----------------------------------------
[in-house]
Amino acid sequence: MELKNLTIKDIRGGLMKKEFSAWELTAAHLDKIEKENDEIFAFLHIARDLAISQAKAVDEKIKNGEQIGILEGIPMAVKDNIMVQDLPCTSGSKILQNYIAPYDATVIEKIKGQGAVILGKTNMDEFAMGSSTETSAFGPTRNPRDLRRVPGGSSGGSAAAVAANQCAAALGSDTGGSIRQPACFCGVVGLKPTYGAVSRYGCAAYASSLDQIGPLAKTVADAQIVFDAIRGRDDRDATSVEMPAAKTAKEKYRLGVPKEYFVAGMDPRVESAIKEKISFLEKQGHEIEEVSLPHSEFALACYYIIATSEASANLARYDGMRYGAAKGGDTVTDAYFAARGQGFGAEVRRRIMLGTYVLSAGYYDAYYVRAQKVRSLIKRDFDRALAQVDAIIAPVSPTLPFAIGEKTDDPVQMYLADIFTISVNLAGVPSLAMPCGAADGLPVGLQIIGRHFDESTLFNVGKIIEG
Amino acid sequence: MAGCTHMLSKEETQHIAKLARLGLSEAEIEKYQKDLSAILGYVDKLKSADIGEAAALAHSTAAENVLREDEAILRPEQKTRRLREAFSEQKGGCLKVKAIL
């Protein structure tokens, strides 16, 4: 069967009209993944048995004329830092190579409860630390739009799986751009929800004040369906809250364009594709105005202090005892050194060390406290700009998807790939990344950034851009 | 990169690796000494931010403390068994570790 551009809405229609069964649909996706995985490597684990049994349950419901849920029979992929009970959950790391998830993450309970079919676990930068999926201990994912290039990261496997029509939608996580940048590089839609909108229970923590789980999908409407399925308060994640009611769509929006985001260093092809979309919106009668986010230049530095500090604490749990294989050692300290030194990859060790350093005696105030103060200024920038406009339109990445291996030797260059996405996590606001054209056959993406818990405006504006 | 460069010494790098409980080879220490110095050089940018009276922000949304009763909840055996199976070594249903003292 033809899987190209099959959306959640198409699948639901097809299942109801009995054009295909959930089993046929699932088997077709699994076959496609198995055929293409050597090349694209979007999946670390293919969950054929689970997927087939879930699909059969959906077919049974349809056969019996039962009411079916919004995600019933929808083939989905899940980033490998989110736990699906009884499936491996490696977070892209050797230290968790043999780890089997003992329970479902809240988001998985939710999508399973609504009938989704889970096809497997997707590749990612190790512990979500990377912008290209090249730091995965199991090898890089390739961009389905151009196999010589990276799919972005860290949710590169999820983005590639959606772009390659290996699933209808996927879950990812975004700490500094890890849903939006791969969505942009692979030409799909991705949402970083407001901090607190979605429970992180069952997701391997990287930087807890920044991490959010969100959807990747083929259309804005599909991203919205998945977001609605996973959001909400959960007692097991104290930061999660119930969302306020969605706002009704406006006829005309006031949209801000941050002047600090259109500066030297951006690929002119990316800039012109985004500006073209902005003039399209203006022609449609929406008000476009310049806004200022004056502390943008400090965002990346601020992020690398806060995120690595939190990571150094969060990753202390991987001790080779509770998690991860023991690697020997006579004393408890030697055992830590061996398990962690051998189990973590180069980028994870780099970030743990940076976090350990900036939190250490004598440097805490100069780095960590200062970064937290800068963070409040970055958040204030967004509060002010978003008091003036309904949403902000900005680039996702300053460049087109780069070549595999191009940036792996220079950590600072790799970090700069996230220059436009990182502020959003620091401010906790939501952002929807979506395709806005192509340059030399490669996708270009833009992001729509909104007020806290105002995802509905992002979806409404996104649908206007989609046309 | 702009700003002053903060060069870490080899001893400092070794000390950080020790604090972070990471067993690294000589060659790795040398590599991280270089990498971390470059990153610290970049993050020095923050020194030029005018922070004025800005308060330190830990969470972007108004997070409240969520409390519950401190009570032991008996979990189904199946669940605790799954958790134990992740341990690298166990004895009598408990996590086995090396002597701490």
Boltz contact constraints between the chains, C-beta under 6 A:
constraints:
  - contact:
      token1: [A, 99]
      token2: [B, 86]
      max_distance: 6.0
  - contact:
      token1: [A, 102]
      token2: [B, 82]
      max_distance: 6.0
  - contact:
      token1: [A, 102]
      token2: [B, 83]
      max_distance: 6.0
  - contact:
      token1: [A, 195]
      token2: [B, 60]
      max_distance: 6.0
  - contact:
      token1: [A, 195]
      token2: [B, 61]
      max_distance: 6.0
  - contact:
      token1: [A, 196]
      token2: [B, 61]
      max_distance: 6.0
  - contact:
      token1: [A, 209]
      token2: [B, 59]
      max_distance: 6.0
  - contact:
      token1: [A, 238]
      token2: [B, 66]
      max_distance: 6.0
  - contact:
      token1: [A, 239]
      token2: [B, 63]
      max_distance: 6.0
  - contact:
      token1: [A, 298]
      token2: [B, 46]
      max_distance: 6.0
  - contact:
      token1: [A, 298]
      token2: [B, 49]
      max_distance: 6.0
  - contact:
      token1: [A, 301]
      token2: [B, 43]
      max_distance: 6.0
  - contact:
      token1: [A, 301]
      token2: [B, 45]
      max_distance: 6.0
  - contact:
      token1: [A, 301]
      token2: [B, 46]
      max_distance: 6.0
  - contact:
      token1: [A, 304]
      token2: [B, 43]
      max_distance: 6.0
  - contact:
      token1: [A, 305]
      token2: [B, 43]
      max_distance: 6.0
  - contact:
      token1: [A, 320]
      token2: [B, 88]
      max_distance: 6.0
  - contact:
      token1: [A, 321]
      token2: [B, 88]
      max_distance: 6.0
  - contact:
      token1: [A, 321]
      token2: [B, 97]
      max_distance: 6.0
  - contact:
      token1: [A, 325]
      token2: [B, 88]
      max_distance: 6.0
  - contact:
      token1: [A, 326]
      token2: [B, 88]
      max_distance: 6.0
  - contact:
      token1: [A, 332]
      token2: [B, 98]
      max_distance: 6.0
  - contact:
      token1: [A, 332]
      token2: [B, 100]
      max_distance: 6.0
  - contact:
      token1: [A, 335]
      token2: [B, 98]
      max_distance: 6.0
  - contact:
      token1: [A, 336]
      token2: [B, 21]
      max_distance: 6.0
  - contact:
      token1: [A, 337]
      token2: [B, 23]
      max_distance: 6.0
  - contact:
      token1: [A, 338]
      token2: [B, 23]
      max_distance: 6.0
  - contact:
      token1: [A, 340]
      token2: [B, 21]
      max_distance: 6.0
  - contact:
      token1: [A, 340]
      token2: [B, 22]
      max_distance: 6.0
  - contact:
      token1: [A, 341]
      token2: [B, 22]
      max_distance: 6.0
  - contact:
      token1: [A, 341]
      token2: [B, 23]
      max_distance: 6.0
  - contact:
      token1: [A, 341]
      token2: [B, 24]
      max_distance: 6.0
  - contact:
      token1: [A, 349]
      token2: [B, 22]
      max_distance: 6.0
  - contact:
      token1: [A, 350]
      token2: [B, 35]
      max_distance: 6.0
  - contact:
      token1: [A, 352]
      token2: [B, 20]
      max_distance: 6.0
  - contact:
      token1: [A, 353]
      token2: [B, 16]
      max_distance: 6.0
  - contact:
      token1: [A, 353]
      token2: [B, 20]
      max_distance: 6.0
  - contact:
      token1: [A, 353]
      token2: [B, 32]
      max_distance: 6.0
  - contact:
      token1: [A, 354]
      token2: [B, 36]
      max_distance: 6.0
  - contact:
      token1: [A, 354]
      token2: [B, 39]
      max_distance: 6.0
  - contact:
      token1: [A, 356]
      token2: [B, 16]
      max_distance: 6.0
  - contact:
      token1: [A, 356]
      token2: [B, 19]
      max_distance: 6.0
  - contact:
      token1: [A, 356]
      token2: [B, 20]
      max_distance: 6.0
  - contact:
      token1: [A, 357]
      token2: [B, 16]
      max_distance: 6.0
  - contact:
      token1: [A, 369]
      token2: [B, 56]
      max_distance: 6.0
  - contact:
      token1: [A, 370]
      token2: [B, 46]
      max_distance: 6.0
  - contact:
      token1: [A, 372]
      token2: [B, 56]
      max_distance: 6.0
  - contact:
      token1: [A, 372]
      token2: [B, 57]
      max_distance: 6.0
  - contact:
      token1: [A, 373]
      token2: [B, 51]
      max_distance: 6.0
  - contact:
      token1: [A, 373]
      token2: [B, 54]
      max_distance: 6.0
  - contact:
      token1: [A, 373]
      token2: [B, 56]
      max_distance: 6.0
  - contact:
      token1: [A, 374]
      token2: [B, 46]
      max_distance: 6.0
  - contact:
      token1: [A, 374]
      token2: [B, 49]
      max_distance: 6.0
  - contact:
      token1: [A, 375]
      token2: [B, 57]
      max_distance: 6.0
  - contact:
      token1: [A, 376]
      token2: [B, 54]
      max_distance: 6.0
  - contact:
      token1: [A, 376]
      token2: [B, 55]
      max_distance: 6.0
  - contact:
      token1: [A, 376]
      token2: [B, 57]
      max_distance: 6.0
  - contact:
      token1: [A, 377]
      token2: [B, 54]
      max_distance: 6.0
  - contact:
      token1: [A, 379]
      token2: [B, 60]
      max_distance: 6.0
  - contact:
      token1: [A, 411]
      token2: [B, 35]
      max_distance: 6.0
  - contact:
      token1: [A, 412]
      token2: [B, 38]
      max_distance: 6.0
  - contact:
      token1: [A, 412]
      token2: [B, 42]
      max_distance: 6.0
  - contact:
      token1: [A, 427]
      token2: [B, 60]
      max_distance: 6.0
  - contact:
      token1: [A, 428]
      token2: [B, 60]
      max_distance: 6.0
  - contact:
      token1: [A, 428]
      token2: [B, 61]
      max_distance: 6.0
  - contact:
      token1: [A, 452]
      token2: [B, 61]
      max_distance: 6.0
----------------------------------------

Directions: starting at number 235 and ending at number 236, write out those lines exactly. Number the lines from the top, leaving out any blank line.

  - contact:
      token1: [A, 377]